Press Releases

On the bicam approval of imperfect land titles measure by Rep. Salceda

May 12th, 2021

Salceda measure to clean up imperfect land titles gets bicam committee nod; House tax chair says measure will help farmers, households secure rights to property

House Ways and Means Chair Joey Sarte Salceda (Albay, 2nd district) says that the bicameral conference committee on the disagreeing provisions of House Bill No. 7440 and Senate Bill No. 1931 signed today committee’s report on the Imperfect Land Title Confirmation Act. The measure seeks to improve the confirmation of imperfect titles by simplifying the procedure and requirements in granting land deeds. Salceda is a principal author and sponsor of the measure.

“Small farmers suffer the most from having their titles unconfirmed. They don’t have the money to litigate or undergo complex processes, and they can’t use their land or sell them in the meantime. It’s like they don’t own their lands,” Salceda said.

“This measure will help small farmers and homesteaders. It makes it easier for them to get everything from borrowing capital from banks, to leasing their land to more efficient users, to earning income from their property,” Salceda added.

The present law governing land titles in the country requires the claimant to present a copy of the original classification approved by the Department of Environment and Natural Resources (DENR) Secretary, as well as a City or Provincial Environment and Natural Resources Office (CENRO/PENRO) certification, that should be accompanied by an official publication of the DENR Secretary’s issuance declaring that the land is alienable and disposable.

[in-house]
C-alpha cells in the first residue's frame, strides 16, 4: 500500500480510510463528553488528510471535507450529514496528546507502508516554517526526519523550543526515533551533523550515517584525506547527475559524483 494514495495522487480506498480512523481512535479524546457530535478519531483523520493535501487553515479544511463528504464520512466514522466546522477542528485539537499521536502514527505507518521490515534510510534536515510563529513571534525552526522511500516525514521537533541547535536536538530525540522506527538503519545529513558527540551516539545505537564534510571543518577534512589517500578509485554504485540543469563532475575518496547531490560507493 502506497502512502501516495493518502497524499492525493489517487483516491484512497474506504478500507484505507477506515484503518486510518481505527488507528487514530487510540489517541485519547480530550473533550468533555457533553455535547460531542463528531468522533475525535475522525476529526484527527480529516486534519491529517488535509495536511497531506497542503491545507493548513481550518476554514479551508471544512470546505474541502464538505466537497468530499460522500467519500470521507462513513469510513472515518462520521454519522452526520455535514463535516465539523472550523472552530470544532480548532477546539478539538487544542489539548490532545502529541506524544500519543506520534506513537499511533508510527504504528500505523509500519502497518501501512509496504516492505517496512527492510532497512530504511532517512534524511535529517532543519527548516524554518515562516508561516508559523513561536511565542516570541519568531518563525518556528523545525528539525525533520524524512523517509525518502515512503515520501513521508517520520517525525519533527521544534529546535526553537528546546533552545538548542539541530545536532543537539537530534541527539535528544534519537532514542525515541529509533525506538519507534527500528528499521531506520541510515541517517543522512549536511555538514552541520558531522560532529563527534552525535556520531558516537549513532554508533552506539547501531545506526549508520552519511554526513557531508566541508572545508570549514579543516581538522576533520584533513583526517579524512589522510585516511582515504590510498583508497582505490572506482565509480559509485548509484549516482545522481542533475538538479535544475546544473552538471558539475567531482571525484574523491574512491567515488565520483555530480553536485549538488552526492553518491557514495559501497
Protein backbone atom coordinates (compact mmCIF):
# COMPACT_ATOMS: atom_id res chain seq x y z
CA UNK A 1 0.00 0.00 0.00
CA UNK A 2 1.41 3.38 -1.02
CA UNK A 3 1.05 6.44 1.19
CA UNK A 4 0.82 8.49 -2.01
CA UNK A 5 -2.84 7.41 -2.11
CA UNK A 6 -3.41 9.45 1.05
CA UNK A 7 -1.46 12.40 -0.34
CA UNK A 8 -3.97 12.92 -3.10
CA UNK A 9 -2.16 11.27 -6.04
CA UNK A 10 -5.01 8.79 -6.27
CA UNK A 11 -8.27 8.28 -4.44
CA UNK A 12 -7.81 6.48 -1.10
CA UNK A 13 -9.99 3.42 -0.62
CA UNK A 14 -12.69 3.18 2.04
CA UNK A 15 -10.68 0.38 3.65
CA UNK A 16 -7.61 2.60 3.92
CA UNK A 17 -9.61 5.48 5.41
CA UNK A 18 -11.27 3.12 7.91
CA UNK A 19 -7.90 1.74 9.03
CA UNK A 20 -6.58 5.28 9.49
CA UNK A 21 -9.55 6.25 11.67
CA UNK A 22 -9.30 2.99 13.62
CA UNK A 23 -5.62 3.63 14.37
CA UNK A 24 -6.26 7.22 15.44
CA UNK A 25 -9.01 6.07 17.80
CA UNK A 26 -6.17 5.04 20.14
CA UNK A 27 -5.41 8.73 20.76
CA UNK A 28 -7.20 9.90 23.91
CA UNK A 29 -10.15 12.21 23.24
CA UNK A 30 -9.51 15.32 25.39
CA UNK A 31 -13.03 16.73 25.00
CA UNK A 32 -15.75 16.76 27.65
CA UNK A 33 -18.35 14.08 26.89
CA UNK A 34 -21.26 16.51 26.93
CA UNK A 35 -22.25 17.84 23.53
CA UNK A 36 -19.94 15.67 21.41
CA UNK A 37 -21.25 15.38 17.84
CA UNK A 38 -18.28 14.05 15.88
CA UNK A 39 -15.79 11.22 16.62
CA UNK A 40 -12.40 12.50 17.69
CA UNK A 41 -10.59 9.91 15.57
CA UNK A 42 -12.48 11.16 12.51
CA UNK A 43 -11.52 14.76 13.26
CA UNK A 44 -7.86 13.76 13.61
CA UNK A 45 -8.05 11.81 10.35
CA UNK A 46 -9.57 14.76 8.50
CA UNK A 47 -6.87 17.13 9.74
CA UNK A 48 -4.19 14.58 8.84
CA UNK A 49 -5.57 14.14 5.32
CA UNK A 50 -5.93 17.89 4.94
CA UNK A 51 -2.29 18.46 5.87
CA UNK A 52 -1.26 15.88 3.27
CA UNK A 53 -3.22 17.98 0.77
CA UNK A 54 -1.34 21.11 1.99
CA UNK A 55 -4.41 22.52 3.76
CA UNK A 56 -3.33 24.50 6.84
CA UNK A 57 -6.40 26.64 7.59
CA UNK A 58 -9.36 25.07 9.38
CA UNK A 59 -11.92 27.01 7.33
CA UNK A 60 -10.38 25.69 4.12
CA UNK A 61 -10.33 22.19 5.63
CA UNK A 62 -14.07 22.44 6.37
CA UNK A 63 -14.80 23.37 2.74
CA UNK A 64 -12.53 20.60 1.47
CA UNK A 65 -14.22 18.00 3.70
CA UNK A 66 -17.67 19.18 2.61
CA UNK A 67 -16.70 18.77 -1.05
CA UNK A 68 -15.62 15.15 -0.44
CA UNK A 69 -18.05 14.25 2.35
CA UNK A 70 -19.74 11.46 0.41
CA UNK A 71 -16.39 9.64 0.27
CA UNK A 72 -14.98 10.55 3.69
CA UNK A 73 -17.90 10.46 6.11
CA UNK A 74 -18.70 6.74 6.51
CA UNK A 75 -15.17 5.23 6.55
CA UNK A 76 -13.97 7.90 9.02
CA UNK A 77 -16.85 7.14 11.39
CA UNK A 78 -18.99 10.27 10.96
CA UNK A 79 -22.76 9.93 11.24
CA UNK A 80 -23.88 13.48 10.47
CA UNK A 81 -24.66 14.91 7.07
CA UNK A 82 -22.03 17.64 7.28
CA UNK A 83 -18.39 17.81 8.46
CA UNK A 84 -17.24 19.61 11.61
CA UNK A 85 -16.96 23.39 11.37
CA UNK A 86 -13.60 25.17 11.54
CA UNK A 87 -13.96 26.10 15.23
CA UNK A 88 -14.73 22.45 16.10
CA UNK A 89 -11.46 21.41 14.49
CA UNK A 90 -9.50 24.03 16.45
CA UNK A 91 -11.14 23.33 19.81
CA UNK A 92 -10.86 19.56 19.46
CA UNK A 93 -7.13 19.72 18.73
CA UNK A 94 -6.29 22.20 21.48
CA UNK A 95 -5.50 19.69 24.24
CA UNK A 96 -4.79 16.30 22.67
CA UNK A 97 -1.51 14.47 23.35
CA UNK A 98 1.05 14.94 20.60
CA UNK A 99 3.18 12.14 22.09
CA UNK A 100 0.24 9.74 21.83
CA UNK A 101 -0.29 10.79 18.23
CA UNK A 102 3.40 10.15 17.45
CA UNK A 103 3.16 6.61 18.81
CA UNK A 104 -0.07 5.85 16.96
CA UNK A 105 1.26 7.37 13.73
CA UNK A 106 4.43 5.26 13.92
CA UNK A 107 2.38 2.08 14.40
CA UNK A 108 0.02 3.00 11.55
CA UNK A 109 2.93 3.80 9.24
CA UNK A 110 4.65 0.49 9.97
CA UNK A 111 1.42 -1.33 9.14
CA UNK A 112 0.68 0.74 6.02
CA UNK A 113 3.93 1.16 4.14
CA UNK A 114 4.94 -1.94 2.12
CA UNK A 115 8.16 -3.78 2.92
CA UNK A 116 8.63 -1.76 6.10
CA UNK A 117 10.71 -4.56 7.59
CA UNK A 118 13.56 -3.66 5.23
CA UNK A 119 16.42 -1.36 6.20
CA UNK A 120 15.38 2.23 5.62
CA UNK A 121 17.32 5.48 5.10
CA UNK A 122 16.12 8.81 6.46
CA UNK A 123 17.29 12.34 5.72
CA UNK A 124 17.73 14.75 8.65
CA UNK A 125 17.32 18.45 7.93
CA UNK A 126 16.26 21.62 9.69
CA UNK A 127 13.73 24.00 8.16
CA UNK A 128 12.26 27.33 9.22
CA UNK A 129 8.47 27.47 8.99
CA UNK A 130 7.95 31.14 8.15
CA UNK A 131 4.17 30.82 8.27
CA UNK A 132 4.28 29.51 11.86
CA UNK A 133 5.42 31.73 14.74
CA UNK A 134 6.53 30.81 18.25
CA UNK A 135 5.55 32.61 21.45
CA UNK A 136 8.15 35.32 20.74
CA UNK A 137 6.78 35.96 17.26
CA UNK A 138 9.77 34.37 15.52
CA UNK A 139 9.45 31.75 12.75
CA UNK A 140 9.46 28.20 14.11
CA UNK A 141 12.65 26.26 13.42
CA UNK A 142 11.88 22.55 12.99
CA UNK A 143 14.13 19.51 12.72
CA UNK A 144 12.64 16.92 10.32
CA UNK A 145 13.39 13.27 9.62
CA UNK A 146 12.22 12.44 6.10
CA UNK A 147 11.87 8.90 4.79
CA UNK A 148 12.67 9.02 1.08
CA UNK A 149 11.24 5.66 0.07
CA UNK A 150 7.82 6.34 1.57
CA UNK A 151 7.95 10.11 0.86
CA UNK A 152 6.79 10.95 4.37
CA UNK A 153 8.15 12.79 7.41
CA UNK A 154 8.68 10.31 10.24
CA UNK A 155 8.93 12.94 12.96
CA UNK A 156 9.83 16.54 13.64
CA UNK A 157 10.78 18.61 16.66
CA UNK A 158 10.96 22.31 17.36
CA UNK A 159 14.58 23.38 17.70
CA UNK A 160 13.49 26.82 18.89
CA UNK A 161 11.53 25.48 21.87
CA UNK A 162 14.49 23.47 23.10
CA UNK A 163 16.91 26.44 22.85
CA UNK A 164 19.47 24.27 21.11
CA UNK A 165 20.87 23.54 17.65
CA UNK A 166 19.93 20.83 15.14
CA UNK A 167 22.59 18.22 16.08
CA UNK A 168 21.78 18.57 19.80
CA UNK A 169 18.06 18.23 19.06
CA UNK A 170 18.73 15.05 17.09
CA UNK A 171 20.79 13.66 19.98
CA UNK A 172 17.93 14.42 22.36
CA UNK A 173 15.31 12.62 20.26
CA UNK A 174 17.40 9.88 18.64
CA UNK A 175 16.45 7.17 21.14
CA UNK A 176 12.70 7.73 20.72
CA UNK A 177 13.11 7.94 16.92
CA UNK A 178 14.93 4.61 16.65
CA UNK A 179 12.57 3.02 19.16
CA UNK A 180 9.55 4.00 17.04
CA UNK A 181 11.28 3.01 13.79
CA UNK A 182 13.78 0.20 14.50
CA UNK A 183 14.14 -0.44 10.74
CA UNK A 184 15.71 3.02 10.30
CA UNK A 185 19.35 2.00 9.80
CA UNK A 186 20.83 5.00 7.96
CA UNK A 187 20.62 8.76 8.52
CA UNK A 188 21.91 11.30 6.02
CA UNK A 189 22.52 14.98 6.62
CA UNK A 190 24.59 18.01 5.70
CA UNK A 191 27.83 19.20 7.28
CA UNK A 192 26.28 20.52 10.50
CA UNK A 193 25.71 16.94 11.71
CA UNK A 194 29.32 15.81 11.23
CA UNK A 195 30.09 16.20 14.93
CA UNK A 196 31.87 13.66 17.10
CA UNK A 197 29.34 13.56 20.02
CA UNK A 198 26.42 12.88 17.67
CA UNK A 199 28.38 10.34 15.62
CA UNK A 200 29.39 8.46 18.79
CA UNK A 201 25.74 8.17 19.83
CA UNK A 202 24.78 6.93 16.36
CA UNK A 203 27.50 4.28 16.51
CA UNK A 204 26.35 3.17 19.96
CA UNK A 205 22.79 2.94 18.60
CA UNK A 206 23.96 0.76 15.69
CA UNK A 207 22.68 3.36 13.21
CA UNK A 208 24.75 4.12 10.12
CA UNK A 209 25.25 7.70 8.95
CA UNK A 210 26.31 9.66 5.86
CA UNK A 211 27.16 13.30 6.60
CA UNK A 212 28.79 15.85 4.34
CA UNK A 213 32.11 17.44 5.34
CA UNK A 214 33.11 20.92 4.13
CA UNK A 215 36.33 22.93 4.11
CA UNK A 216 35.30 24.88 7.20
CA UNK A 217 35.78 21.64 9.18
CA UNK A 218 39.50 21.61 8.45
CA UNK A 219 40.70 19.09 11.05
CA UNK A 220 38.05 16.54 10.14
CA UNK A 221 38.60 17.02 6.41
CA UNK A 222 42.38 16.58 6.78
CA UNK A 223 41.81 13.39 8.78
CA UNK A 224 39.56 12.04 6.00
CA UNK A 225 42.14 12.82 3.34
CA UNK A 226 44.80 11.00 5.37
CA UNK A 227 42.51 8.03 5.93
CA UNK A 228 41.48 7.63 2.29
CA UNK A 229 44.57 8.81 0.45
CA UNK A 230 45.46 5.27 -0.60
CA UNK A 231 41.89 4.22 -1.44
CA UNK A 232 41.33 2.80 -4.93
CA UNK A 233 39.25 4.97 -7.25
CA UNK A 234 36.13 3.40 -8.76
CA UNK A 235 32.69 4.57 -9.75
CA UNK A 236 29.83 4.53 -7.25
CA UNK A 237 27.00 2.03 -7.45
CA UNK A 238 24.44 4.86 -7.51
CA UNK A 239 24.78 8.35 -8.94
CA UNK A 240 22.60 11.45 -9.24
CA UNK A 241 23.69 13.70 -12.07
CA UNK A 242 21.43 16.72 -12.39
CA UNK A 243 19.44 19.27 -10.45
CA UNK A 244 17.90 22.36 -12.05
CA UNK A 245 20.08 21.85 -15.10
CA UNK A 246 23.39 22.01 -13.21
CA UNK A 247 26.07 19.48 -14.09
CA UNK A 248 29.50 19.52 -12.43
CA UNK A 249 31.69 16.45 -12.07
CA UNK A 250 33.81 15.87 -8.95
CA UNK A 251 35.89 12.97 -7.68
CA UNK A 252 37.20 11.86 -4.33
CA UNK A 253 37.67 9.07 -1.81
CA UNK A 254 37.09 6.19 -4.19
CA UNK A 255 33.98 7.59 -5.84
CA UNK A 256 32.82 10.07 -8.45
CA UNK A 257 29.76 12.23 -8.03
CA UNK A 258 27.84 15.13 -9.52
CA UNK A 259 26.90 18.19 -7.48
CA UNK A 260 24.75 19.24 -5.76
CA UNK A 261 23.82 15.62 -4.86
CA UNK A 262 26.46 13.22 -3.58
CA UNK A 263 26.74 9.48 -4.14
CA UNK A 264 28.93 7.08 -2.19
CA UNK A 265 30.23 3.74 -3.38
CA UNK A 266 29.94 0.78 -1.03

These requirements can be difficult to secure given strict conditions and processes in the courts.

The approved bicameral report requires the DENR and the CENRO to act on petitions for agricultural free patents within 120 days. The DENR Secretary’s approval is only required for lands above twenty hectares, and the requirement for a proclamation by the DENR Secretary of a time period during which CENROs and PENROs are allowed to take applications for free patents is also removed. This means that PENROs and CENROs can now take such petitions year-round.

The report also harmonizes and shortens the period of possession required for perfection of imperfect titles from 74 years to 20 years.

The law also allows “those who have acquired ownership of private lands or abandoned riverbeds by right of accession or accretion under the provision of existing laws” to file petitions to the regional trial courts (RTC) for perfection of their claims.

“Informal settlers who have been residing on their lands for so long now also have a chance to own their property. This is a matter of dignity for thousands of Filipino families,” Salceda said.

“Property rights, especially for the small property owner, is very important in equitable development. When people feel more secure in their rights to their property, they tend to develop it more aggressively. We need farmers and small landholders to use their lands efficiently as we recover from the COVID-19 pandemic. This reform is crucial for agricultural and economic recovery,” Salceda added.

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